What is 3D Printing? 3D printing (also known as additive manufacturing) is the process and production of a 3D object using material built up in successive layers. This gives designers the advantage of making designs that were not previously possible through traditional manufacturing methods. It has come into the media recently because the technology and manufacturing capabilities of 3D Printers has reached consumer level along with the ability to produce multiple designs using several materials with only one printer. 3D printing has been around in manufacturing since the 1970's but the printers were very expensive and had limited capabilities. It has come into the media recently because the capabilities of 3D Printers has reached consumer level along with the ability to produce multiple designs using one printer. This manufacturing process is revolutionising the way we design and manufacture specialised objects both in the factory and now at home. How does 3D Printing work? A 3D printer behaves like a 2D printer in the same way that you instruct the 2D printer to print a 2D drawing on paper. You use word processing software and the printer replicates the writing by 'printing' out a pattern as instructed by the software using liquid ink. Laser printers use a laser to etch the toner onto the page, so that is still a process of 2D printing. Instead, the 3D printer 'prints' a 3D object in successive layers using the 'filament' from a design drawn in CAD software. The CEL Robox 3D Printer is an excellent example of a 3D printer with dual nozzles that can accept different types of plastic. Below is a time lapse video of a Robox in action:
3D printing gives us the ability to produce shapes and designs that were never thought were possible. These objects have the advantage of very little wastage (if any) and products can be manufactured on site using one machine. This is opposed to building an entire factory dedicated to the manufacture of that one product and shipping the products across the globe. There are several methods of 3D printing that usually involve the deposition of melted or softened material using a variety of methods. Below is a summary of the major types of current 3D printing techniques.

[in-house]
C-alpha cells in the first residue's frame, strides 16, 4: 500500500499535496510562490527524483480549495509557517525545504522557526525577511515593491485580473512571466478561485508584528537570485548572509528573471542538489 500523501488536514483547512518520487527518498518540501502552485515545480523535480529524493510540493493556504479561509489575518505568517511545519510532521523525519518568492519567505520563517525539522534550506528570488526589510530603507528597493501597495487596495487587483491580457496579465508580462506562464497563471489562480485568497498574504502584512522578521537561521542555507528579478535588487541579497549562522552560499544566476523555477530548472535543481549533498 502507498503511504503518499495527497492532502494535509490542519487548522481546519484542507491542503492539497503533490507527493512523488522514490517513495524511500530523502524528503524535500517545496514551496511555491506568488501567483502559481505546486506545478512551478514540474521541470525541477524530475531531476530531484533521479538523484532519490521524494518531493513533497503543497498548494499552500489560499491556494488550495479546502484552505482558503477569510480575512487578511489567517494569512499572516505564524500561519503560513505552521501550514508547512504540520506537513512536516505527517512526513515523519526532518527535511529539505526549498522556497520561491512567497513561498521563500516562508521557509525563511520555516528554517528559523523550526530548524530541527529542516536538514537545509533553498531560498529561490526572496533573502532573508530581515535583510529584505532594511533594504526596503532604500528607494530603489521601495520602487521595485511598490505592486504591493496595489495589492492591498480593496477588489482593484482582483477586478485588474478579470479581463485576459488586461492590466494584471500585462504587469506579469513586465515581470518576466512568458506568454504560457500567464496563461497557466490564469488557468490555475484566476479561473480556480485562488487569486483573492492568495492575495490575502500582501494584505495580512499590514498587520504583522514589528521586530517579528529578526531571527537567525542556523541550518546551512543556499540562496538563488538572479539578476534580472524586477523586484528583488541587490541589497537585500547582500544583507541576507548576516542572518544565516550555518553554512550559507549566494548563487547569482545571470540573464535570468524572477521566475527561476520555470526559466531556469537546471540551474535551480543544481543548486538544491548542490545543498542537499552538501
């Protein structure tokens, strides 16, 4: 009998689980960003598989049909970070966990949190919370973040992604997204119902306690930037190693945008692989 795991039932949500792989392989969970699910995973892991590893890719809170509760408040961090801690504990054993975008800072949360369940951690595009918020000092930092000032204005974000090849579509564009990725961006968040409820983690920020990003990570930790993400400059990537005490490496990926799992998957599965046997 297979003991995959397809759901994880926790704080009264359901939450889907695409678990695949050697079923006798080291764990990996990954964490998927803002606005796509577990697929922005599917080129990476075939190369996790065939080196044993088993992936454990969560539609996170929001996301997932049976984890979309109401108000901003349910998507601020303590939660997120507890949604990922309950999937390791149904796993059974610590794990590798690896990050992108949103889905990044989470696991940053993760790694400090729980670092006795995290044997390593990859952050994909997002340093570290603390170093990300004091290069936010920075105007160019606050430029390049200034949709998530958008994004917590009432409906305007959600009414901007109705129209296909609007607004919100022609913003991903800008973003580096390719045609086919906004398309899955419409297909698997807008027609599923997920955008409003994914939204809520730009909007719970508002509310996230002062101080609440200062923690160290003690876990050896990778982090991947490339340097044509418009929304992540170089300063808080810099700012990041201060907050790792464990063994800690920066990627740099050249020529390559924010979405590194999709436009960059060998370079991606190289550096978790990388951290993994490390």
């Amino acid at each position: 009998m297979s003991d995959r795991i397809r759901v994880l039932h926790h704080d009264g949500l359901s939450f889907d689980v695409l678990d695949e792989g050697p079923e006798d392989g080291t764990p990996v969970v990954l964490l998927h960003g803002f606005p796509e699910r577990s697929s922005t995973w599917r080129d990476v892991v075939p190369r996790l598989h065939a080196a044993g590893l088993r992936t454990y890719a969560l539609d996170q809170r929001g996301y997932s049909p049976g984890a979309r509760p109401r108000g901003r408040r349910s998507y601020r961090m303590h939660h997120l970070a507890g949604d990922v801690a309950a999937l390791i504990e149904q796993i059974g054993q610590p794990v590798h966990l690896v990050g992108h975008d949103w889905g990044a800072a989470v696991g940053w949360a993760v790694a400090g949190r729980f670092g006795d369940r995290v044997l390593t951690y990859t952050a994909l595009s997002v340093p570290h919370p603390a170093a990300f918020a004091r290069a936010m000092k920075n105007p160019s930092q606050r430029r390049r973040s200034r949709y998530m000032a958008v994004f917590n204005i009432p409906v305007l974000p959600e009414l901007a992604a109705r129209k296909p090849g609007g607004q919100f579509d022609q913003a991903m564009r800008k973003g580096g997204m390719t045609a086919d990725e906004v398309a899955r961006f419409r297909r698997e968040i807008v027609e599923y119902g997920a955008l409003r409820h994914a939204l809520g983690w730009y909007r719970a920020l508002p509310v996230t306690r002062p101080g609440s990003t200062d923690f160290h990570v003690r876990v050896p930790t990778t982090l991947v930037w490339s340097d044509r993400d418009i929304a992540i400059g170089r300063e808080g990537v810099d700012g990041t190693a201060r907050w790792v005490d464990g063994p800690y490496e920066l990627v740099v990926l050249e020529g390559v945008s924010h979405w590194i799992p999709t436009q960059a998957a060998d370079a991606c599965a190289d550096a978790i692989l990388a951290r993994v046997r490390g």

Fused Deposition Modeling (FDM). Also known as 'extrusion' 3D Printing. This process creates models by heating and extruding a plastic material, usually a filament or pellets. Each extruded layer fuses to the layer beneath it, gradually building up a shape.
Stereolithography produces models by tracing a beam of UV light over a photosensitive pool of liquid, hardening the liquid where the UV light strikes. Over time the part is lowered into the bath, one layer's thickness at a time and the hardening process is repeated.
Selective Laser Sintering (SLS) is a combination of 3D printing and a laser. The process is similar to stereolithography by replacing the UV light with a laser and a vat of liquid with a powdered base.
The CEL Robox 3D Printer is an Fused Deposition Modelling style 3D printer and can use ABS (Acrylonitrile Butadiene Styrene) and PLA (Polylactic Acid) plastics. The size of the layers can be adjusted depending on the required print quality. Larger layers are used on lower quality prints and smaller layers are used on the best quality prints. For example, the Robox can achieve a print layer resolution up to 20 microns. Changing the print quality can have a major impact on the overall print time. 3D printers usually take a few hours to print out a simple printed model. It is not uncommon to have print times of more than 12 hours for more elaborate and intricate designs. The photograph below shows the difference between 'draft' and 'normal' detail settings:
3D Printed Robots with different levels of detail: draft (left) and normal (right)
The 'normal' detail (right) robot took approximately 2 hours to print whilst the 'draft setting only took around 1hr 20mins to print. The robots weigh 13.8g and 15.5g respectively.